The things we create – a beverage, a story, a carpentry project, even the name we give to a child – form a record of our past. Each creation is a snapshot of who we were when we created it, a representational image of our brain at the moment of creation. Those snapshots exist long after the “me” responsible for the creation has changed forever – years after, if we’re lucky – and are like little running shoes for the feet of our memories. That’s one of the reasons why I believe every human being should create … something.
Of course, if what you create is consumable food products like beers and meads, there’s a shelf life to consider, so they won’t last forever. Sure, the right brews (imperial stouts, barleywines, meads, fruit wines) can be cellared for years if designed and handled properly, but at some point you’ll open and empty the last bottle. They’re not quite as permanent as other creations can be. But the unique thing about brewing to commemorate important life events is that the enjoyment of those creations (i.e., the drinking of the beer after it’s fermented/aged) creates its own memories that are worth holding onto in their turn.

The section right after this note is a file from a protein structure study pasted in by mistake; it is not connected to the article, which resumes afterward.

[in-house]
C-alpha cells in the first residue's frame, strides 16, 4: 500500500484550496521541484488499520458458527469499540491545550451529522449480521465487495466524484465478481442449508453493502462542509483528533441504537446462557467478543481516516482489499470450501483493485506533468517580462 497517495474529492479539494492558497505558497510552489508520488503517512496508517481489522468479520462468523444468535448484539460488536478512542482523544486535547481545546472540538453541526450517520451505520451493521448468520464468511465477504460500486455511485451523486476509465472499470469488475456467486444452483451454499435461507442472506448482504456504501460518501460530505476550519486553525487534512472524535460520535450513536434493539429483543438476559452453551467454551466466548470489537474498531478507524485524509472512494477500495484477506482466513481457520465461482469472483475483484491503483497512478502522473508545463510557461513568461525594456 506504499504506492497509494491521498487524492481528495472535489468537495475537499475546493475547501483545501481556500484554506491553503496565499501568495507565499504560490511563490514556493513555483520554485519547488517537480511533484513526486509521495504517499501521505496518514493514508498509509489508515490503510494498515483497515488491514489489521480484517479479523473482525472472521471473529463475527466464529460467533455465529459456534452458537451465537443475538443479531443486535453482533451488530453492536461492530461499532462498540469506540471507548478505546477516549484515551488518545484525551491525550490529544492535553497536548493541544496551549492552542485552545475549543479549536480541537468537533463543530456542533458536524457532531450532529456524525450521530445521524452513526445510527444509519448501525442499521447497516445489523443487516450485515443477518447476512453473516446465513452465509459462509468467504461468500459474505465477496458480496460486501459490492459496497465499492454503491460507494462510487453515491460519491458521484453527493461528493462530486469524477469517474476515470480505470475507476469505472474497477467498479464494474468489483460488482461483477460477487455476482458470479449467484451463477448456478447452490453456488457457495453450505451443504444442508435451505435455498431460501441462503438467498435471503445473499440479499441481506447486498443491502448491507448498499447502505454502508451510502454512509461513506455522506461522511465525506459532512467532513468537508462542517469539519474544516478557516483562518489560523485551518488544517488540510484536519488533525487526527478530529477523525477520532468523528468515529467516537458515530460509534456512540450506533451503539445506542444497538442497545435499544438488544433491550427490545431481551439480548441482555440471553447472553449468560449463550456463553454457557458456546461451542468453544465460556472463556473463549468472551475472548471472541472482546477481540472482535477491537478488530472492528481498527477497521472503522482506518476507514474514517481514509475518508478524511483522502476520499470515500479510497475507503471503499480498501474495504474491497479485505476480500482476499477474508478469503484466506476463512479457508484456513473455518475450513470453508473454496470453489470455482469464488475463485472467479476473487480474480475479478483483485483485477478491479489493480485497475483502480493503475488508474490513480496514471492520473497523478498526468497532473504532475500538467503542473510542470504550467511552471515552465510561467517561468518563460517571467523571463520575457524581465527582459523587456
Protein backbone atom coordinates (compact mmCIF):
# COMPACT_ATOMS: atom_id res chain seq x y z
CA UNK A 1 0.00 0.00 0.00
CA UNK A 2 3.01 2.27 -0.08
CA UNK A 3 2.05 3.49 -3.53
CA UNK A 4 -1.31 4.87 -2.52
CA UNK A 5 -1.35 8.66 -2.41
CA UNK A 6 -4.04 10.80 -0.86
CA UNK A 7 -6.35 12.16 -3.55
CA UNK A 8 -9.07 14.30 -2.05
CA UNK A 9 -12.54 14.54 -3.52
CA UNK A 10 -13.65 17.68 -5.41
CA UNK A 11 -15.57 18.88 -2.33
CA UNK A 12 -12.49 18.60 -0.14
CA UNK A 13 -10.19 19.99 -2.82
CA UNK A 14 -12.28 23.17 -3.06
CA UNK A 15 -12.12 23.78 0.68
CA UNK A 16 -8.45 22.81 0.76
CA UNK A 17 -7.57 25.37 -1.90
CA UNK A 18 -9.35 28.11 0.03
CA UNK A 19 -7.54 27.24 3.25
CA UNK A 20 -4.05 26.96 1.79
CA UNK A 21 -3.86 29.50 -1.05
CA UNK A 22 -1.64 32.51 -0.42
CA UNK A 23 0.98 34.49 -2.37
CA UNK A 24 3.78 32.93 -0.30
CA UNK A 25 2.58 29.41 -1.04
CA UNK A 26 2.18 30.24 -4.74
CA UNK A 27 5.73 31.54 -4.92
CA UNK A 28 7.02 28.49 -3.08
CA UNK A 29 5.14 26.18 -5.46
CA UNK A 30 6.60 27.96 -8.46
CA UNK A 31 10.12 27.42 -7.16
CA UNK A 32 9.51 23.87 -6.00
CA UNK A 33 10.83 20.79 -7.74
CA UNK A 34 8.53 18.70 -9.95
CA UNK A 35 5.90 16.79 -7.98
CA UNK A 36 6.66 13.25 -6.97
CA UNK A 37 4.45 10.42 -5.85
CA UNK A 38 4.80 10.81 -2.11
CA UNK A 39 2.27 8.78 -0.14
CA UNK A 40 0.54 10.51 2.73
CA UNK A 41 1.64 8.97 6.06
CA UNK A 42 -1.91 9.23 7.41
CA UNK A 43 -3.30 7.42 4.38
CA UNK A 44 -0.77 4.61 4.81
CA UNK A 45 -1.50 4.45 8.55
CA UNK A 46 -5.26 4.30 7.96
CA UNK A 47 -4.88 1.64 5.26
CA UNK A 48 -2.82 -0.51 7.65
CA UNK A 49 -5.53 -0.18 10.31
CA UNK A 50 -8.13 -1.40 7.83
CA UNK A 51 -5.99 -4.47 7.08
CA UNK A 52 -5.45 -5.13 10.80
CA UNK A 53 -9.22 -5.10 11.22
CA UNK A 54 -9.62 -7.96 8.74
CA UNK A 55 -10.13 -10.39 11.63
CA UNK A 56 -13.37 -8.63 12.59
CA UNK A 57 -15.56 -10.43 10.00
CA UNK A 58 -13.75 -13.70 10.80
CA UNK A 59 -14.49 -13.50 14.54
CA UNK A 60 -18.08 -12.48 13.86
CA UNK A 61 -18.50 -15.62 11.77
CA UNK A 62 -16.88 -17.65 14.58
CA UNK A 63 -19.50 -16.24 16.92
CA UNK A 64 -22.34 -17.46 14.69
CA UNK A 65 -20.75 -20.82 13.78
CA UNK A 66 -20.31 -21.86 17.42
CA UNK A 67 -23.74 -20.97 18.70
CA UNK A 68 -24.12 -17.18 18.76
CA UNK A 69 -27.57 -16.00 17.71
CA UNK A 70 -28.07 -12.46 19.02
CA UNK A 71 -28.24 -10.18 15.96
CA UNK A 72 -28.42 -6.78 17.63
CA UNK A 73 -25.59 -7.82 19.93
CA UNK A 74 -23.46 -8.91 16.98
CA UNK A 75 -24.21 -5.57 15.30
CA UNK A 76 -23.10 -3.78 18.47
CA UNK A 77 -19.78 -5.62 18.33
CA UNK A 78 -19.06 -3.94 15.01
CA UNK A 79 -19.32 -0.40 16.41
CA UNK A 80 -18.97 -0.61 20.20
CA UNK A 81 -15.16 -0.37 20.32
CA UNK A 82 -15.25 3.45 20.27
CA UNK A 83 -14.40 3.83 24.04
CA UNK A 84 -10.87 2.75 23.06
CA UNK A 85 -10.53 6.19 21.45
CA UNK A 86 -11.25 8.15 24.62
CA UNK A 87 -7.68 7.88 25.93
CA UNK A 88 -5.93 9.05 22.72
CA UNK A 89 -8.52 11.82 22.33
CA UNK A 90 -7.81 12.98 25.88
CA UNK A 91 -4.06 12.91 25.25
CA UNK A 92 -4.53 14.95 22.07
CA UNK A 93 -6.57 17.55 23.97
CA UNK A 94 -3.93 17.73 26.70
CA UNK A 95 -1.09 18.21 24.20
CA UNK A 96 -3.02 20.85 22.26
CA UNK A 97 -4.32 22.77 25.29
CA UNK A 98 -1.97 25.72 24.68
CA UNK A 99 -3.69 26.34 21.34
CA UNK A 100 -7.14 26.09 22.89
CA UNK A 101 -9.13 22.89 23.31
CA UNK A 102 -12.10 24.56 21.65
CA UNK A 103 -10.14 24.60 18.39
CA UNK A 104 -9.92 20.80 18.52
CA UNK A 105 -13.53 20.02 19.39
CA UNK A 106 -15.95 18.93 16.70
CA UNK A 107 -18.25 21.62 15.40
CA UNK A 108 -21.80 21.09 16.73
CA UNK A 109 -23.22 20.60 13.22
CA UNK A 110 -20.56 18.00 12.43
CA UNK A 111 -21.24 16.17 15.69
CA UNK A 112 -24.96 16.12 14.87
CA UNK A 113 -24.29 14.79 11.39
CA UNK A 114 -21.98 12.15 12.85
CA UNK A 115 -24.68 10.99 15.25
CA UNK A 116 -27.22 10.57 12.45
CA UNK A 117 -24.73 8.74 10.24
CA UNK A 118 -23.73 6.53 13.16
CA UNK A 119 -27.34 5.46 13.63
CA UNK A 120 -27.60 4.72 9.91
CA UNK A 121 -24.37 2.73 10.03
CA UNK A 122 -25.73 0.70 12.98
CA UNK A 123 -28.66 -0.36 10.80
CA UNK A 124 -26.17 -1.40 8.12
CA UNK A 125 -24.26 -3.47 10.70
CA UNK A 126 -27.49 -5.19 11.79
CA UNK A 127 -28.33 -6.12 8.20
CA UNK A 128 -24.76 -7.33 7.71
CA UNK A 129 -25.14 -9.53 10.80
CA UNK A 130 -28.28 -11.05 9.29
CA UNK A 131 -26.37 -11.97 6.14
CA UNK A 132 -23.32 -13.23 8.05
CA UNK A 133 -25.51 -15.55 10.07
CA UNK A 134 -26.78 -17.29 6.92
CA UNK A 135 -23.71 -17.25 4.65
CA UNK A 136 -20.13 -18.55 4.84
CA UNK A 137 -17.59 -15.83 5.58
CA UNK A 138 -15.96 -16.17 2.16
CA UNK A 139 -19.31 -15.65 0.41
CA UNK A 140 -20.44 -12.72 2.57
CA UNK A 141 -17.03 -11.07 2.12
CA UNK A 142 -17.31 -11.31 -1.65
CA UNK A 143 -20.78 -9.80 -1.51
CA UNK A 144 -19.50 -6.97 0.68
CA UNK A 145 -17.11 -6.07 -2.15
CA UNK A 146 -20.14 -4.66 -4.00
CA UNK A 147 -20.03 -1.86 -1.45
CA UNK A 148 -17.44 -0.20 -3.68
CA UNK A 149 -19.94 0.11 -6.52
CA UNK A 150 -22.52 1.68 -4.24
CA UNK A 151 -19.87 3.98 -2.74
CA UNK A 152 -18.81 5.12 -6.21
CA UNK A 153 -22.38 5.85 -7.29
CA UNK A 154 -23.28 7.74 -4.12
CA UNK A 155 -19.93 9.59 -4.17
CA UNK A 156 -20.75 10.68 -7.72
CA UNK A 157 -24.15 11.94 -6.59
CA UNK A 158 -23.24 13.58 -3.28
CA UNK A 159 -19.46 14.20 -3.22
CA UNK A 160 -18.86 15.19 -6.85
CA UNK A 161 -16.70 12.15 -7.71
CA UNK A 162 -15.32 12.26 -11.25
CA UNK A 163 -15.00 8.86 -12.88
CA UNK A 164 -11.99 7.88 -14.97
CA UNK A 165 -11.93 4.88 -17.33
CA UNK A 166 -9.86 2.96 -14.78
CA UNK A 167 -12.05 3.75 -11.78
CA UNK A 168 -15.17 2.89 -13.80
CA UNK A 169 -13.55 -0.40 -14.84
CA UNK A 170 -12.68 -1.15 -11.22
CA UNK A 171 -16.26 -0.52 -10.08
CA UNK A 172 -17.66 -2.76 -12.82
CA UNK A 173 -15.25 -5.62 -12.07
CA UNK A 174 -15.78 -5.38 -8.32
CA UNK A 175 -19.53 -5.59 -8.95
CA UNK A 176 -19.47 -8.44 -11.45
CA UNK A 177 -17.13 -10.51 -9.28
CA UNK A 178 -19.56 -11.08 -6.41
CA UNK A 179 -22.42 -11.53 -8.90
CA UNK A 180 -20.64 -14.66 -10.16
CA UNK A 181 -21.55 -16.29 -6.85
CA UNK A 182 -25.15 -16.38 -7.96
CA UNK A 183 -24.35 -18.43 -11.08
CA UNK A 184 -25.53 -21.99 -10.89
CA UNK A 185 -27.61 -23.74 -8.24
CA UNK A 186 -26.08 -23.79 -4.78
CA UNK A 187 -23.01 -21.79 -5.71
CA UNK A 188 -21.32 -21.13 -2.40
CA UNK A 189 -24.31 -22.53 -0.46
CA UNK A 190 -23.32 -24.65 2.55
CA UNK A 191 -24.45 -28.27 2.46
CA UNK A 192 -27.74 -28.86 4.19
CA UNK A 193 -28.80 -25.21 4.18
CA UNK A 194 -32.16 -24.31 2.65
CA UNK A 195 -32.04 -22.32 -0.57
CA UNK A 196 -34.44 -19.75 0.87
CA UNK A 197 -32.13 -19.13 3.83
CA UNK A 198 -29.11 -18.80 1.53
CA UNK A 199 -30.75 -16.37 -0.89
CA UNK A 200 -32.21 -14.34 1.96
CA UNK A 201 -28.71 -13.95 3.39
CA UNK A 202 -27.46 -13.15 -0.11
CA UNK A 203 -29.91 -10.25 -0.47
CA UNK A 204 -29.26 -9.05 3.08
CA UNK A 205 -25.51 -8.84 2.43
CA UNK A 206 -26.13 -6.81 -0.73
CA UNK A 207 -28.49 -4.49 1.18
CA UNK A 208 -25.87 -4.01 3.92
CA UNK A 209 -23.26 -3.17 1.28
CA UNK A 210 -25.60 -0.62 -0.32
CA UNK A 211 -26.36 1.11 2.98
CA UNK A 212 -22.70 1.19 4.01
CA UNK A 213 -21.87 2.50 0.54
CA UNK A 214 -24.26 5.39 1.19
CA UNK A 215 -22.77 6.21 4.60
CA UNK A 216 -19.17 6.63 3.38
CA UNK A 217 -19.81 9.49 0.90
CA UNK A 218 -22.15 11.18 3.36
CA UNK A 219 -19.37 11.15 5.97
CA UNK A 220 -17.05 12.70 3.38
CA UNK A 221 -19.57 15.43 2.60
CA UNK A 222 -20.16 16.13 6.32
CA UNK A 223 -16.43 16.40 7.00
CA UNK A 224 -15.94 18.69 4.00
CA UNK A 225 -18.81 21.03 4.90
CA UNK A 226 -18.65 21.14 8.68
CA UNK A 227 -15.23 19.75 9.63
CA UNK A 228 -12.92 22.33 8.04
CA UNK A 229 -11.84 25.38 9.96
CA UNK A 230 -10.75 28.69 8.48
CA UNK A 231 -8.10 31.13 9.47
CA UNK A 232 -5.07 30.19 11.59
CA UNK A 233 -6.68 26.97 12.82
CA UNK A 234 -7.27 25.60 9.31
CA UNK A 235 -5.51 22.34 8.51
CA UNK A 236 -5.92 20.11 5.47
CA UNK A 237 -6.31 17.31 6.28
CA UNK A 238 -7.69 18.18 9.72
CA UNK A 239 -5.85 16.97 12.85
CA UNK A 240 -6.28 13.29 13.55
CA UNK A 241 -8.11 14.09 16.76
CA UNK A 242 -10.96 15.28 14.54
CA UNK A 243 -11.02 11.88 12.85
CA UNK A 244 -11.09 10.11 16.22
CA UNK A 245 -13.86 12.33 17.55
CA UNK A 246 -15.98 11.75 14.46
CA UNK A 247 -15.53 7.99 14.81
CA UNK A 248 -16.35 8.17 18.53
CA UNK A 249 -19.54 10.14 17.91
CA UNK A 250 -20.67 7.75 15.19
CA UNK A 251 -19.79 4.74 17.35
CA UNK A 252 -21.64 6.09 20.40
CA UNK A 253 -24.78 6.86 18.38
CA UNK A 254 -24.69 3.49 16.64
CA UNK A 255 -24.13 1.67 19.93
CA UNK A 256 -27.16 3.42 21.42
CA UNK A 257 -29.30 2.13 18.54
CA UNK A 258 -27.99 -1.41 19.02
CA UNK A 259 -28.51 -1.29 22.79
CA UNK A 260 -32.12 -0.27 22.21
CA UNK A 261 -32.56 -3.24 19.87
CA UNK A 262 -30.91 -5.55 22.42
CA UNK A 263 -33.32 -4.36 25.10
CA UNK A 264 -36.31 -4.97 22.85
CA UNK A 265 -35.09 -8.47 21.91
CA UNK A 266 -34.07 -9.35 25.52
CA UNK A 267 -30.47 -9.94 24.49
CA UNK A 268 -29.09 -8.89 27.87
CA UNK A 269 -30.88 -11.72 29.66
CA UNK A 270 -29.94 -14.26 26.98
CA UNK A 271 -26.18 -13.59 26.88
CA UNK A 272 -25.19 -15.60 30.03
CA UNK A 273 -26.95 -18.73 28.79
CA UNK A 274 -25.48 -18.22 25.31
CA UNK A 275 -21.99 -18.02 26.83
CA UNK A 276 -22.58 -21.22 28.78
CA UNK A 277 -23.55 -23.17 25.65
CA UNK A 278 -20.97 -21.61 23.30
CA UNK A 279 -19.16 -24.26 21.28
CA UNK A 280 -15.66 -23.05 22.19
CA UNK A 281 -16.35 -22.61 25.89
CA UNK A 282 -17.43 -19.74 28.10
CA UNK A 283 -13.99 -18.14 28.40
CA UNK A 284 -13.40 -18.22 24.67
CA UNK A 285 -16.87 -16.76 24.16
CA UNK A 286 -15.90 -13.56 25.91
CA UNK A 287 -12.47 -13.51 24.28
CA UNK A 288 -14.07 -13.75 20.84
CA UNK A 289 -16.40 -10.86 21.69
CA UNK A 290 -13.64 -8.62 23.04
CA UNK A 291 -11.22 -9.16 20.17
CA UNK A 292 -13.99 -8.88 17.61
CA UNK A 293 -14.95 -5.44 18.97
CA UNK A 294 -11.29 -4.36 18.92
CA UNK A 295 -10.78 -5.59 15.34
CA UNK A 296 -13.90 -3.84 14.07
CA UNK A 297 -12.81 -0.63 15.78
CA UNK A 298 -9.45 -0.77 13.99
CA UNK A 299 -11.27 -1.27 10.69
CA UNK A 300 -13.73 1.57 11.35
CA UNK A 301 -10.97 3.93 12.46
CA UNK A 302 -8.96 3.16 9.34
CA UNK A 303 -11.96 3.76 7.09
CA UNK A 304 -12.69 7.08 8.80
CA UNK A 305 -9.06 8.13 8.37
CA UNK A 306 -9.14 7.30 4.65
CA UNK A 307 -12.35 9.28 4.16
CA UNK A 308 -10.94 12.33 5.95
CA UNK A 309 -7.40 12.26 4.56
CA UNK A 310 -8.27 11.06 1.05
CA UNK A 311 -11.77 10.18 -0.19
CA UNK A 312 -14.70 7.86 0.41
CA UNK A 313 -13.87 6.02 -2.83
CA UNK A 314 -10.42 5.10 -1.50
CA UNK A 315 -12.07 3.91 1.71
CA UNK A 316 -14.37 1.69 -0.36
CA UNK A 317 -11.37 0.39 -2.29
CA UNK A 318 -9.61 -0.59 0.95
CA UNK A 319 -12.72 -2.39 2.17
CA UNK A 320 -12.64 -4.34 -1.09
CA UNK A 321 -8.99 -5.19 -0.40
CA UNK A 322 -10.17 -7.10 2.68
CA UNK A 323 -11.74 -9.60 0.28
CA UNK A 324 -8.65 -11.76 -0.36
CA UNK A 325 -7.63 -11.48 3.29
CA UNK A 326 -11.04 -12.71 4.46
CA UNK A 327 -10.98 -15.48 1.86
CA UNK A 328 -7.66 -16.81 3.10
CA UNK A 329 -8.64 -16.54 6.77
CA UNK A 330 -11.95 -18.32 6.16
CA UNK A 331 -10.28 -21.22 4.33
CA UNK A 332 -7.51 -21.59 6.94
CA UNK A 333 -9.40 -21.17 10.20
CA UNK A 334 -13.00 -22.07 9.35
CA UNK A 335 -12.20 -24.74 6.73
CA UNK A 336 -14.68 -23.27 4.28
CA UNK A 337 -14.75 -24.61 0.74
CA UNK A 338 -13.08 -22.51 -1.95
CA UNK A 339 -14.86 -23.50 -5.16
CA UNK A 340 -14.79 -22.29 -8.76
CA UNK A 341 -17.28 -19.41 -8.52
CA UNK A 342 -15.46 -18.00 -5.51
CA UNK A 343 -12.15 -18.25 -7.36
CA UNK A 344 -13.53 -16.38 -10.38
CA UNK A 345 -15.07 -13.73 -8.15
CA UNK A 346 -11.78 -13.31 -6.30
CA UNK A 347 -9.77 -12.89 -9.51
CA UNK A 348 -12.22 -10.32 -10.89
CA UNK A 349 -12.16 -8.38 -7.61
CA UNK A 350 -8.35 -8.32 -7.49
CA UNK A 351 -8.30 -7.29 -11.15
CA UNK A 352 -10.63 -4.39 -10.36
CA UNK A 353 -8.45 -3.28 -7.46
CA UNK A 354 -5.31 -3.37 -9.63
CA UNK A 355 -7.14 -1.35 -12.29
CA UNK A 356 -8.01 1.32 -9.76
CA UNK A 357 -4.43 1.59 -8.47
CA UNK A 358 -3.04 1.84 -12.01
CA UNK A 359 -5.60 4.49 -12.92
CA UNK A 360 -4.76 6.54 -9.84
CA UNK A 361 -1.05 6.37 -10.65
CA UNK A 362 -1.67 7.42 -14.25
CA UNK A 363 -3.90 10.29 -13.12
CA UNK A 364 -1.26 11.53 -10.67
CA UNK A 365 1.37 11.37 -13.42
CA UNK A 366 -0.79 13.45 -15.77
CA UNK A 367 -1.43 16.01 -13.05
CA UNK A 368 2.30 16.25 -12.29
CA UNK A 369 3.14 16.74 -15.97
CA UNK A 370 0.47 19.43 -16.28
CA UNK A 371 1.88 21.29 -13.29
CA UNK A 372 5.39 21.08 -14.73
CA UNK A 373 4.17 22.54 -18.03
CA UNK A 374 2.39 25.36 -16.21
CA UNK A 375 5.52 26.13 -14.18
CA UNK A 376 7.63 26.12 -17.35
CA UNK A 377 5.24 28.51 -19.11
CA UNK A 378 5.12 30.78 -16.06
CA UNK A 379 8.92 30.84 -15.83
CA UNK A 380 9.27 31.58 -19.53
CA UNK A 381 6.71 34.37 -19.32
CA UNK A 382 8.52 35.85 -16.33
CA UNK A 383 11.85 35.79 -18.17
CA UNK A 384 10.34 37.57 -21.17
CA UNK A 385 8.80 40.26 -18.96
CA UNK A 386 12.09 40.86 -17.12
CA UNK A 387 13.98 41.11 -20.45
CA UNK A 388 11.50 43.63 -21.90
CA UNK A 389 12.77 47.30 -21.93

The day we brought Lucian home from the hospital, Lisa and I shared a bomber of Le Petit Plésiosaure Saison, a Summit-hopped saison loosely adapted from Brooklyn Sorachi Ace that I brewed in February. The name (French for “the Little Plesiosaurus”) is an homage to an adorable cartoon poster of the Loch Ness Monster we have hanging in Lucian’s room. We gave bottles of the saison out as favors to friends who came to our baby shower and asked them not to open it until we announced the birth, and we did the same.